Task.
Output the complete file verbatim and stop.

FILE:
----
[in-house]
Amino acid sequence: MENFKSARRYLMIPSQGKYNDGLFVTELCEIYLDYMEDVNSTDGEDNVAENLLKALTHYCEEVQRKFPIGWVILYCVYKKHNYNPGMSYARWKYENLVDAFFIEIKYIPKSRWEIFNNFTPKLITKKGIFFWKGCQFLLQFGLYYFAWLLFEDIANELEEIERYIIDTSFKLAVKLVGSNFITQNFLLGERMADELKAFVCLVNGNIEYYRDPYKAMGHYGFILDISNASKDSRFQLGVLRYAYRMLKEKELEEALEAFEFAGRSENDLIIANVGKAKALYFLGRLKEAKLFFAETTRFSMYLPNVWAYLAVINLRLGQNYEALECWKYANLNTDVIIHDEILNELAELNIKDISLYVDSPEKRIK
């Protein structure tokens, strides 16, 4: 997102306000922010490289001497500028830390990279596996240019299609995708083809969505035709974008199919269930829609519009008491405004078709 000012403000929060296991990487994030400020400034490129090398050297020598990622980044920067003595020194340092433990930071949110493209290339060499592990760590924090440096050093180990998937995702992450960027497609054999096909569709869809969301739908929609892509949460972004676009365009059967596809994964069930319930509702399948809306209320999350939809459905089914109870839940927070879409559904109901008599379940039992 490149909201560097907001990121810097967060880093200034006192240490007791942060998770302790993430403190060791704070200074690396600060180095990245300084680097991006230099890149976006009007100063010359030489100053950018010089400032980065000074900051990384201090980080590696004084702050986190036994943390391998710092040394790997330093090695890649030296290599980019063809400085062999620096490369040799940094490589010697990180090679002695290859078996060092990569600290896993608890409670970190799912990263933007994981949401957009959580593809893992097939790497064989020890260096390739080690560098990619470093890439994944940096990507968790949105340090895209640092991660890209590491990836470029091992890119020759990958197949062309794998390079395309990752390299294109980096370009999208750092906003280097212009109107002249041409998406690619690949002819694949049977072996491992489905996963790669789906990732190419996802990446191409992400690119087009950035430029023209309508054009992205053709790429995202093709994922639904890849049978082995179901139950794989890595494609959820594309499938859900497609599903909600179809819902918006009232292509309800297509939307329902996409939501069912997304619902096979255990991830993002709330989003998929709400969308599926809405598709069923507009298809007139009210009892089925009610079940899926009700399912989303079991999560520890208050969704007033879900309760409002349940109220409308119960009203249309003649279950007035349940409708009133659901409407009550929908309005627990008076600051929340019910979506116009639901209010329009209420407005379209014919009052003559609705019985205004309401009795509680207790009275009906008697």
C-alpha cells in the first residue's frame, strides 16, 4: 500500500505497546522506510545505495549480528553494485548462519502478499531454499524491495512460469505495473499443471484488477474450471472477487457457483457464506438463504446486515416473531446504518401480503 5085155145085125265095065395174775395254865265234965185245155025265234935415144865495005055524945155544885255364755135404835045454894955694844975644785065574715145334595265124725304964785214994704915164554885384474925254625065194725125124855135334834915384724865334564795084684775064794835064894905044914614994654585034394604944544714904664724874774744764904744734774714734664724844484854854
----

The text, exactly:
[in-house]
Amino acid sequence: MENFKSARRYLMIPSQGKYNDGLFVTELCEIYLDYMEDVNSTDGEDNVAENLLKALTHYCEEVQRKFPIGWVILYCVYKKHNYNPGMSYARWKYENLVDAFFIEIKYIPKSRWEIFNNFTPKLITKKGIFFWKGCQFLLQFGLYYFAWLLFEDIANELEEIERYIIDTSFKLAVKLVGSNFITQNFLLGERMADELKAFVCLVNGNIEYYRDPYKAMGHYGFILDISNASKDSRFQLGVLRYAYRMLKEKELEEALEAFEFAGRSENDLIIANVGKAKALYFLGRLKEAKLFFAETTRFSMYLPNVWAYLAVINLRLGQNYEALECWKYANLNTDVIIHDEILNELAELNIKDISLYVDSPEKRIK
């Protein structure tokens, strides 16, 4: 997102306000922010490289001497500028830390990279596996240019299609995708083809969505035709974008199919269930829609519009008491405004078709 000012403000929060296991990487994030400020400034490129090398050297020598990622980044920067003595020194340092433990930071949110493209290339060499592990760590924090440096050093180990998937995702992450960027497609054999096909569709869809969301739908929609892509949460972004676009365009059967596809994964069930319930509702399948809306209320999350939809459905089914109870839940927070879409559904109901008599379940039992 490149909201560097907001990121810097967060880093200034006192240490007791942060998770302790993430403190060791704070200074690396600060180095990245300084680097991006230099890149976006009007100063010359030489100053950018010089400032980065000074900051990384201090980080590696004084702050986190036994943390391998710092040394790997330093090695890649030296290599980019063809400085062999620096490369040799940094490589010697990180090679002695290859078996060092990569600290896993608890409670970190799912990263933007994981949401957009959580593809893992097939790497064989020890260096390739080690560098990619470093890439994944940096990507968790949105340090895209640092991660890209590491990836470029091992890119020759990958197949062309794998390079395309990752390299294109980096370009999208750092906003280097212009109107002249041409998406690619690949002819694949049977072996491992489905996963790669789906990732190419996802990446191409992400690119087009950035430029023209309508054009992205053709790429995202093709994922639904890849049978082995179901139950794989890595494609959820594309499938859900497609599903909600179809819902918006009232292509309800297509939307329902996409939501069912997304619902096979255990991830993002709330989003998929709400969308599926809405598709069923507009298809007139009210009892089925009610079940899926009700399912989303079991999560520890208050969704007033879900309760409002349940109220409308119960009203249309003649279950007035349940409708009133659901409407009550929908309005627990008076600051929340019910979506116009639901209010329009209420407005379209014919009052003559609705019985205004309401009795509680207790009275009906008697």
C-alpha cells in the first residue's frame, strides 16, 4: 500500500505497546522506510545505495549480528553494485548462519502478499531454499524491495512460469505495473499443471484488477474450471472477487457457483457464506438463504446486515416473531446504518401480503 5085155145085125265095065395174775395254865265234965185245155025265234935415144865495005055524945155544885255364755135404835045454894955694844975644785065574715145334595265124725304964785214994704915164554885384474925254625065194725125124855135334834915384724865334564795084684775064794835064894905044914614994654585034394604944544714904664724874774744764904744734774714734664724844484854854